Homeland Security flunks cybersecurity prep test

Agency's lackluster efforts to guard against Internet attacks may leave the U.S. "unprepared" for emergencies, federal auditors say.

The U.S. Department of Homeland Security has failed to live up to its cybersecurity responsibilities and may be "unprepared" for emergencies, federal auditors said in a scathing report released Thursday.

More than two years after its creation, Homeland Security has never developed a contingency plan to restore Internet functions in an emergency and has yet to create a vulnerability assessment of what could happen in an worst-case scenario, the Government Accountability Office concluded.

"DHS cannot effectively function as the cybersecurity focal point intended by law and national policy" at the moment, the report (Click for PDF) said. "There is increased risk that large portions of our national infrastructure are either unaware of key areas of cybersecurity risks or unprepared to effectively address cyber emergencies."

The dismal grade for Homeland Security comes as the federal government is conducting a war game called "Silent Harbor" that's designed to model what might happen during an electronic attack on the United States. It was convened by the CIA's secretive Information Operations Center and was set to conclude Thursday.

Thursday's report represents the most critical take yet on the cybersecurity efforts of the still-young agency, which was intended to become a central point for online warnings and responses inside the federal government but instead has come under fire for being too sluggish. The November 2002 law creating the Department of Homeland Security melded together computer security centers from the FBI, the Defense Department, the Commerce Department and the Energy Department.

In a letter signed by Steven Pecinovsky, a Homeland Security inter-governmental liaison, the department took issue with the report's conclusions. Homeland Security does not "agree with the report's implication that the challenges experienced to date have prevented us from achieving significant results in improving the nation's cybersecurity posture," Pecinovsky wrote. Because Homeland Security is a new agency, it is using less formal, non-quantitative ways to measure progress, he added.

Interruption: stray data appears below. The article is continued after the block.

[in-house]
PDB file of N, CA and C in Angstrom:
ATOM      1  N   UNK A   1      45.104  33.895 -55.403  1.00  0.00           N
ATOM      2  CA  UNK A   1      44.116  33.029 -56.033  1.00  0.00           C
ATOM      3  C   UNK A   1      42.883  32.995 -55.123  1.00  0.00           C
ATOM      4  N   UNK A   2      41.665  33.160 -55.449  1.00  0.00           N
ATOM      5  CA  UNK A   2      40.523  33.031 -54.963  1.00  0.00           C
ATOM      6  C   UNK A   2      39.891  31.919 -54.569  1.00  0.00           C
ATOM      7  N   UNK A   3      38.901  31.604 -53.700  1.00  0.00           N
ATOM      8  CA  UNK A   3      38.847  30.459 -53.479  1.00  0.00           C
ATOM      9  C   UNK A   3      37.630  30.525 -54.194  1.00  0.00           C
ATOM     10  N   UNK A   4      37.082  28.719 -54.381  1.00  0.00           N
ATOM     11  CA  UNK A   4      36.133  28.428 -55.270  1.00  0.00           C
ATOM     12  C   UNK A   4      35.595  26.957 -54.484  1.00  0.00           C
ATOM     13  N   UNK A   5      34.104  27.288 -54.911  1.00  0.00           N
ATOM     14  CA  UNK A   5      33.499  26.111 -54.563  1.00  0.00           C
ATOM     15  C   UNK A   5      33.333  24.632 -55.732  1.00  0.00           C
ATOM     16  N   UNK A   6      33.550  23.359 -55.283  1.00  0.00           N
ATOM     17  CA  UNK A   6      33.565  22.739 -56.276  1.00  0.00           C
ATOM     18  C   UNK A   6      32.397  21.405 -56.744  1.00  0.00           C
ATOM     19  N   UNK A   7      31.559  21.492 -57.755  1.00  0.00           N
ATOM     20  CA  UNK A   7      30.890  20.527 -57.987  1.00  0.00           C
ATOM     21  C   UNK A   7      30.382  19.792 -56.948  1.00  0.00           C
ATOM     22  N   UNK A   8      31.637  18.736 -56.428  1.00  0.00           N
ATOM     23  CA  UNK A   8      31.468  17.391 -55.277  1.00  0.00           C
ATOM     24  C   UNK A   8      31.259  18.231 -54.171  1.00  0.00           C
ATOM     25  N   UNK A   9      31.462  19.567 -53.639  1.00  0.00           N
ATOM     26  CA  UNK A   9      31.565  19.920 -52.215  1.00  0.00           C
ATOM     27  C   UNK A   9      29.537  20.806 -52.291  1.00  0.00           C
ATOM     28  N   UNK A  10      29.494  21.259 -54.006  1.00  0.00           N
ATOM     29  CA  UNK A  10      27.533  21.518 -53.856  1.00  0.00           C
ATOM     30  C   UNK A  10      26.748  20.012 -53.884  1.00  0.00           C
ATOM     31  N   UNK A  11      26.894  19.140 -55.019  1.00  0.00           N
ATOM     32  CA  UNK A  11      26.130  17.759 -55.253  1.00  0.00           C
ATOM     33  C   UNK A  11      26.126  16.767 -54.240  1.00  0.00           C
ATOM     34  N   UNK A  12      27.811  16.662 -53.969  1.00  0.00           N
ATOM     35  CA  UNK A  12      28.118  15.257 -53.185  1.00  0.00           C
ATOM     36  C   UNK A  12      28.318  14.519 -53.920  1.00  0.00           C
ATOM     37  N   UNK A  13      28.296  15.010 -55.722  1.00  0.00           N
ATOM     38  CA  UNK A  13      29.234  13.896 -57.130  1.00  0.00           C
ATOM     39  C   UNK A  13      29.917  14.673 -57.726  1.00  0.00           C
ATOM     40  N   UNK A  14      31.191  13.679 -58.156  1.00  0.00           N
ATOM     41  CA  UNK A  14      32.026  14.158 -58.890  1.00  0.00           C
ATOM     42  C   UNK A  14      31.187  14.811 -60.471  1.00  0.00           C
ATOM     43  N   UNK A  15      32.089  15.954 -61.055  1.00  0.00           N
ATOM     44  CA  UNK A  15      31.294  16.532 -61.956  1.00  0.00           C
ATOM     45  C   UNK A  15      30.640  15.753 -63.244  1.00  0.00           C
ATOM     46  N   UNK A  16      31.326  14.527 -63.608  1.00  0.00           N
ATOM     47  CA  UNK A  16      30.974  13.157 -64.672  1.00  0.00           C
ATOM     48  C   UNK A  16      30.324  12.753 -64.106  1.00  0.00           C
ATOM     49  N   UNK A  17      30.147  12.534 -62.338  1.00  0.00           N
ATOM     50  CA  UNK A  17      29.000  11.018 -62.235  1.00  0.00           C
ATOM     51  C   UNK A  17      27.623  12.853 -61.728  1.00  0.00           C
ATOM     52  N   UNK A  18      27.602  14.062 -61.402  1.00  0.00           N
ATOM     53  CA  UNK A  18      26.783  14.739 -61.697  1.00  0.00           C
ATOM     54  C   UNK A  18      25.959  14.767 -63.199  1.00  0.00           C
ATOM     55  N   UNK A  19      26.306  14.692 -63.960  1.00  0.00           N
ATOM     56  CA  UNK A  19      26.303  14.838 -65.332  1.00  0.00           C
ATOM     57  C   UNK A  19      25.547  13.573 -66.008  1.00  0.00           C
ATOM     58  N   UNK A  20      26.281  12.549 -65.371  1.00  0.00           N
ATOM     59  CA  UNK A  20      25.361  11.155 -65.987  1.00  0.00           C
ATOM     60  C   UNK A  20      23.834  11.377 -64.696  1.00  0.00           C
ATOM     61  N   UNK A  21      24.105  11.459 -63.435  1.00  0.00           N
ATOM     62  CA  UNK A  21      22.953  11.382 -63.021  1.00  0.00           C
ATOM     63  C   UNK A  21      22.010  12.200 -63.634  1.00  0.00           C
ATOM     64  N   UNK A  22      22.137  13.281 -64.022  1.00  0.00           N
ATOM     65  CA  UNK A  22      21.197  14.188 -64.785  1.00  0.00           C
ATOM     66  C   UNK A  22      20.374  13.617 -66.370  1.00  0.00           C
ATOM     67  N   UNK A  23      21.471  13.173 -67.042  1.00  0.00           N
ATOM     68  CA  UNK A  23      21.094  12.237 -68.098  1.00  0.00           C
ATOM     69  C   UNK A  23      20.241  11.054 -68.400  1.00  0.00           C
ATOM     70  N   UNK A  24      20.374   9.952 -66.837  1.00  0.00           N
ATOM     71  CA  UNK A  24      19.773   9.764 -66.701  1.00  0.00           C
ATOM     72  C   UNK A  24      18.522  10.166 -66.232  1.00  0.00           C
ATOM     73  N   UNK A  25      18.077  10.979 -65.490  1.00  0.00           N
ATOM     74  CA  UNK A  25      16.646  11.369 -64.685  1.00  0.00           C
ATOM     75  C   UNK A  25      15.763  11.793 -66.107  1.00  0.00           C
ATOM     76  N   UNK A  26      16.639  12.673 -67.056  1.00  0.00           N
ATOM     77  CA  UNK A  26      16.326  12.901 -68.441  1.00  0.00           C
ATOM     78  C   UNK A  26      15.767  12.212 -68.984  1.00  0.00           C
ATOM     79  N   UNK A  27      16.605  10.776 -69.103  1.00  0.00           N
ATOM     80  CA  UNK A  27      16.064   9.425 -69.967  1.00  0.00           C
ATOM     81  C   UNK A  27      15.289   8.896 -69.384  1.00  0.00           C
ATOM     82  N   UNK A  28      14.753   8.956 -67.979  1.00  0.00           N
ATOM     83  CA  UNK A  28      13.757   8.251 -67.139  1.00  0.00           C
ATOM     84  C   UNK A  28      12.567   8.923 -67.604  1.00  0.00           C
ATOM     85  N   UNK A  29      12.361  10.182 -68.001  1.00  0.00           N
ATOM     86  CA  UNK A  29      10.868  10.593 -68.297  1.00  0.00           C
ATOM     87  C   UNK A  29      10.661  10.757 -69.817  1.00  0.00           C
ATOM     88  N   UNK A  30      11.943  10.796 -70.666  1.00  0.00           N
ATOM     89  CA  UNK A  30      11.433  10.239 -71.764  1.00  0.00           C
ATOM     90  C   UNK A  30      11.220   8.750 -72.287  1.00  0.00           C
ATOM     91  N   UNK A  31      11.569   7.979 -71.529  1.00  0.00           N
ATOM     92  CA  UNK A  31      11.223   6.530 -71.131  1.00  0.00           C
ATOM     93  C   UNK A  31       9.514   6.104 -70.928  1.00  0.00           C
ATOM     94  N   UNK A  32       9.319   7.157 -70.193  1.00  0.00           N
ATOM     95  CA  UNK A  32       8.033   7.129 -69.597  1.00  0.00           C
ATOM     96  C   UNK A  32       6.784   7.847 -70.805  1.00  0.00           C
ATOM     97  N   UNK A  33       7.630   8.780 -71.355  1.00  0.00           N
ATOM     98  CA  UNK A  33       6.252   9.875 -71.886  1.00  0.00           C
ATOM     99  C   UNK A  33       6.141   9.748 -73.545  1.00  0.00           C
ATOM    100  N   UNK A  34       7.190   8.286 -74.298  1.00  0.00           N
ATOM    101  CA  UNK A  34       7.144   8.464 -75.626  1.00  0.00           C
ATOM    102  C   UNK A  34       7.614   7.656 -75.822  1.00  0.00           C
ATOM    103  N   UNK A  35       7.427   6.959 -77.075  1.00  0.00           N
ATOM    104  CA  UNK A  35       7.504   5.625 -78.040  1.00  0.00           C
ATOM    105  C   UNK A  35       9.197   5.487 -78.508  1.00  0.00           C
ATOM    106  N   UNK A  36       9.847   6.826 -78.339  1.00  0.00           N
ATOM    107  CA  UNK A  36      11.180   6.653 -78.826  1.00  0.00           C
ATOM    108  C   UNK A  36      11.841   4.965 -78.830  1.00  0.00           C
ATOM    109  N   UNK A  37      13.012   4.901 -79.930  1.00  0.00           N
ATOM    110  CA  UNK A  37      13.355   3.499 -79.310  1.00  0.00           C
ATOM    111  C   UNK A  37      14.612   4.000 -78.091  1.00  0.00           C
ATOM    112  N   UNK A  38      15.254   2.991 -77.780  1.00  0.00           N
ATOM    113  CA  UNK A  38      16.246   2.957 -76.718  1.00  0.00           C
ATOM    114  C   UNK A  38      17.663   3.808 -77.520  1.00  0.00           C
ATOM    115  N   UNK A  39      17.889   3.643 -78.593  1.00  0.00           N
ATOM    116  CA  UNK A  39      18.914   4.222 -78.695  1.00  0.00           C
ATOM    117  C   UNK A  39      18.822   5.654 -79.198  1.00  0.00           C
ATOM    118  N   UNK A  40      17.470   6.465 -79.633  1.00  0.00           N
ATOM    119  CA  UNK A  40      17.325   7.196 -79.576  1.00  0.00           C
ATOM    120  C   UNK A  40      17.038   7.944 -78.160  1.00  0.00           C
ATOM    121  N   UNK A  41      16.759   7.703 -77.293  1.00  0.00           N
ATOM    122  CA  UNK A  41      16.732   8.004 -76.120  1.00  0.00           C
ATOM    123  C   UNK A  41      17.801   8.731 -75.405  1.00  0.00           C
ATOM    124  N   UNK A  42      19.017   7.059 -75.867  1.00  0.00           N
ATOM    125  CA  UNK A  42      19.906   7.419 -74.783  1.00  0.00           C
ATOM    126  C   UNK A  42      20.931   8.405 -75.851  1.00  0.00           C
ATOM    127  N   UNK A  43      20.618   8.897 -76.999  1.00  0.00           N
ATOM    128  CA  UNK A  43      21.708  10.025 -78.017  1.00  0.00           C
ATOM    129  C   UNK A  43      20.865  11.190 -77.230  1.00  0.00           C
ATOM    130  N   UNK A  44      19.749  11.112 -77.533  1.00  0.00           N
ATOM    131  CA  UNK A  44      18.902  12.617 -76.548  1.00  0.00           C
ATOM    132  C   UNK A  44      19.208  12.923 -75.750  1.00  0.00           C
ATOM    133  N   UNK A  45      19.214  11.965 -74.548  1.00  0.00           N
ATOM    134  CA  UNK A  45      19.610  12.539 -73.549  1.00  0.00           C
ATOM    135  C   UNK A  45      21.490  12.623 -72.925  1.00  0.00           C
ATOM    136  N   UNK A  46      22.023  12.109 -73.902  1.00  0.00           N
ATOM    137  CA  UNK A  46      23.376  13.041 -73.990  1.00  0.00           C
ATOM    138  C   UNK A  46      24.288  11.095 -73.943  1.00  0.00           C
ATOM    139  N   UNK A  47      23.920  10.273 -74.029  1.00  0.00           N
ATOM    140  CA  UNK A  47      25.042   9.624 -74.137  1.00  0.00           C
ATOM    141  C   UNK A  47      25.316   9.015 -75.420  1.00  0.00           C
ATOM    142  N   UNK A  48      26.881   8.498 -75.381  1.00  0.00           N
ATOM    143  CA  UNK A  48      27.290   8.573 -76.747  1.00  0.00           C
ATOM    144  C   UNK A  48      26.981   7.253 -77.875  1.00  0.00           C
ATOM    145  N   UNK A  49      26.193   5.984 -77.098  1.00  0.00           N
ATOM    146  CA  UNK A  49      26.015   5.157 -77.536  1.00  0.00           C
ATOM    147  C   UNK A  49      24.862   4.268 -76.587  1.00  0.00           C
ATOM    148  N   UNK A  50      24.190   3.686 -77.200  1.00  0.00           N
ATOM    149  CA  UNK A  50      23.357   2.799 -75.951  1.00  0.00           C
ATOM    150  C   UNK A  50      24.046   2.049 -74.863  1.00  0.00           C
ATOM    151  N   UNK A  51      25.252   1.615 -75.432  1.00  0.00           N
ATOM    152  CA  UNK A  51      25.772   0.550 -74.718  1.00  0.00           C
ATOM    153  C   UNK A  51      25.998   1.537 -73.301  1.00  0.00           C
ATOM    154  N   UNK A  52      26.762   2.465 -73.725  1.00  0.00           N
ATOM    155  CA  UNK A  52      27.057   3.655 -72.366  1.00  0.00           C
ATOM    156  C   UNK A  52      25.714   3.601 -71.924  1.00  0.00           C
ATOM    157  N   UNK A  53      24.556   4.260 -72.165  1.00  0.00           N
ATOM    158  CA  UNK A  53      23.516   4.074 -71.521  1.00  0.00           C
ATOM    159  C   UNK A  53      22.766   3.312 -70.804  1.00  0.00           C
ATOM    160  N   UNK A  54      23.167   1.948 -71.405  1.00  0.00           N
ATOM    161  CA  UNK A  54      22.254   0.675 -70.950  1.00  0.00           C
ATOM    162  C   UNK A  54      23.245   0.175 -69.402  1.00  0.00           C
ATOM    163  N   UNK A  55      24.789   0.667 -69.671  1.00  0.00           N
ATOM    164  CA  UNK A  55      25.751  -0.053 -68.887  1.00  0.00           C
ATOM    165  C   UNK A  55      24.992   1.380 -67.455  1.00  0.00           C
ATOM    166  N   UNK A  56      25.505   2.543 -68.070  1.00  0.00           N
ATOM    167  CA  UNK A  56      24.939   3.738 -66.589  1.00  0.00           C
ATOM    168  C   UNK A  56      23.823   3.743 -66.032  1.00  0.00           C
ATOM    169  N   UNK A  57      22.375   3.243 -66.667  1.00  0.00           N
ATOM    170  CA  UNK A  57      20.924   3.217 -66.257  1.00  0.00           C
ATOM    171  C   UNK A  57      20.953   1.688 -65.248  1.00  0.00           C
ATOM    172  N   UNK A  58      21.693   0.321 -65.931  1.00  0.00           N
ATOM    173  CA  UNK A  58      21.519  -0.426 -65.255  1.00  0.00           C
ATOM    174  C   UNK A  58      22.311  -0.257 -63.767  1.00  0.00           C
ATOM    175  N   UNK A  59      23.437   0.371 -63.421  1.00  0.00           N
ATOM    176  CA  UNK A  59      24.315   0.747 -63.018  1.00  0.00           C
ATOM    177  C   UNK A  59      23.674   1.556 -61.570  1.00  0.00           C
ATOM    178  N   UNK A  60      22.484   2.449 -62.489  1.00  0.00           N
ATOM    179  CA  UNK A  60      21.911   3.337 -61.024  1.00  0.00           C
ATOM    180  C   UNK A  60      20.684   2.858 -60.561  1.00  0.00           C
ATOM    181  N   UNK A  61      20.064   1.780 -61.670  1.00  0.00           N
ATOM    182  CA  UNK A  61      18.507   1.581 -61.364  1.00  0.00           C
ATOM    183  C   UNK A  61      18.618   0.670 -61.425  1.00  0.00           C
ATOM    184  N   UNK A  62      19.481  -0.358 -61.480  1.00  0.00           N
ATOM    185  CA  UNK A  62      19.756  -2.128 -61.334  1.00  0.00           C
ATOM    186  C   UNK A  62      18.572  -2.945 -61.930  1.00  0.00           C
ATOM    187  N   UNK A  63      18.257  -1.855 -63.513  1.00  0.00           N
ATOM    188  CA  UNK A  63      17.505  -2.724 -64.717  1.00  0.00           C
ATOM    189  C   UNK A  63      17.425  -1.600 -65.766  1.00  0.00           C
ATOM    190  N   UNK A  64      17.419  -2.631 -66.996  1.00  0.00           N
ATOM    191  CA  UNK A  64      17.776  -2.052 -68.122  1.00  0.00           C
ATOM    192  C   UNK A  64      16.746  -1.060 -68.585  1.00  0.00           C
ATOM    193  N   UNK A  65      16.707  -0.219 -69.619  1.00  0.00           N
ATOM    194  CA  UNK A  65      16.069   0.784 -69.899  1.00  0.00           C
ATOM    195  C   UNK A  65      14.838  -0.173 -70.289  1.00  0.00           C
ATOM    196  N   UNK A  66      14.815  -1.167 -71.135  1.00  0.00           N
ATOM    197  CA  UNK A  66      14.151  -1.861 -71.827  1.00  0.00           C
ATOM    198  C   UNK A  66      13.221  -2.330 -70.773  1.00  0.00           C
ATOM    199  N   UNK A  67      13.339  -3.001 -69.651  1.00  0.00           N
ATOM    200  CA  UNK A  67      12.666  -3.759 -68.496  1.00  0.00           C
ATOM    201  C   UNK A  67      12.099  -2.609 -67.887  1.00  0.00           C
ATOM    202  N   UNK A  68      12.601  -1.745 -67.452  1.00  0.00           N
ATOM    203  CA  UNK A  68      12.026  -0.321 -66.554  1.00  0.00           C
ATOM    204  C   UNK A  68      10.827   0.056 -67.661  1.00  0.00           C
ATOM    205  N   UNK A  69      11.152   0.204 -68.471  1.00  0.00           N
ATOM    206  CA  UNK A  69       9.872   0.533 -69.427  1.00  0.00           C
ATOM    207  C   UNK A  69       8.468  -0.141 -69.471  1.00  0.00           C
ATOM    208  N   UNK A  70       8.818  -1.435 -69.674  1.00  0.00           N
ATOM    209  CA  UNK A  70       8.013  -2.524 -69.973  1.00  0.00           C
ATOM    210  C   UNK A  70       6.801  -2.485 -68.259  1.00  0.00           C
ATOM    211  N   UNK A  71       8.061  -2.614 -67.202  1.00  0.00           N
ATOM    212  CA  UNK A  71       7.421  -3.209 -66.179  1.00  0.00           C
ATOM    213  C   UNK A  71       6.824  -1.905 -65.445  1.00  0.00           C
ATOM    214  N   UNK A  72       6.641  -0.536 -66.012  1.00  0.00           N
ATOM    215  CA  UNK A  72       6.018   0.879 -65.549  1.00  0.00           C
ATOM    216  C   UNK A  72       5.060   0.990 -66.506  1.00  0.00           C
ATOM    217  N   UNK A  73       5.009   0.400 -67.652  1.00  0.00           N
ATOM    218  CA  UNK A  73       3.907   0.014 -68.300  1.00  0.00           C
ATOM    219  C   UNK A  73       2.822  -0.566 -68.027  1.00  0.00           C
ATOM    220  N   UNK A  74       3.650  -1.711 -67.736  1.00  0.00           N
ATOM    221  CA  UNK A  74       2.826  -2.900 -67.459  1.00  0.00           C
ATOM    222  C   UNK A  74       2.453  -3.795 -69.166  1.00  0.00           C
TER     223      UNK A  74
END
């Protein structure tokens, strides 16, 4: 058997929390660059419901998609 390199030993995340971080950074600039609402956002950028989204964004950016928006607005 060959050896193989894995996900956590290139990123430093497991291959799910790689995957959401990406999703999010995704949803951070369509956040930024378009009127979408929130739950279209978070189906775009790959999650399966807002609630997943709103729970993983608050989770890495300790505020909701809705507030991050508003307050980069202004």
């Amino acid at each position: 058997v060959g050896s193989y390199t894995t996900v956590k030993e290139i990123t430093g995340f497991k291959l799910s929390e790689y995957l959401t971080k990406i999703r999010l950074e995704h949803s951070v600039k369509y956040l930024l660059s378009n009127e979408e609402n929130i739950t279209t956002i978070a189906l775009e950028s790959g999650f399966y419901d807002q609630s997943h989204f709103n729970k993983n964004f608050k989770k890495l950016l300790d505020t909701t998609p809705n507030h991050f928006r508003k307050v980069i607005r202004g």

The GAO warned that bot networks, criminal gangs, foreign intelligence services, spammers, spyware authors and terrorists were all "emerging" threats that "have been identified by the U.S. intelligence community and others." Even though Homeland Security has 13 responsibilities in this area, it "has not fully addressed any," the GAO said.

Homeland Security has been suffering from an ongoing exodus of top-level staff. The director and deputy director of Homeland Security's National Cyber Security Division, a top Computer Emergency Response Team official, the undersecretary for infrastructure protection, and the assistant secretary responsible for information protection have all left in the past year. (The House of Representatives this month approved a reorganization of those departments.)

Democrats on Capitol Hill were quick to take up the report's findings to suggest that the Bush administration's cybersecurity efforts have been a flop.

The "report only confirms what we have known all along; the DHS has failed to meet the responsibility for critical infrastructure protection," said Rep. Zoe Lofgren, who represents the San Jose, Calif., area.

Rep. Bennie Thompson of Mississippi, the top Democrat on a congressional homeland security panel, charged that "our critical infrastructures remain largely unprepared or unaware of cybersecurity risks and how to respond to cyber emergencies. This is unacceptable."

This isn't the first time the Homeland Security has been rapped by auditors. Last year, one report said the agency was plagued by computer systems that were incompatible, and another found that Homeland Security was woefully behind in terms of sharing computer security information with private companies.

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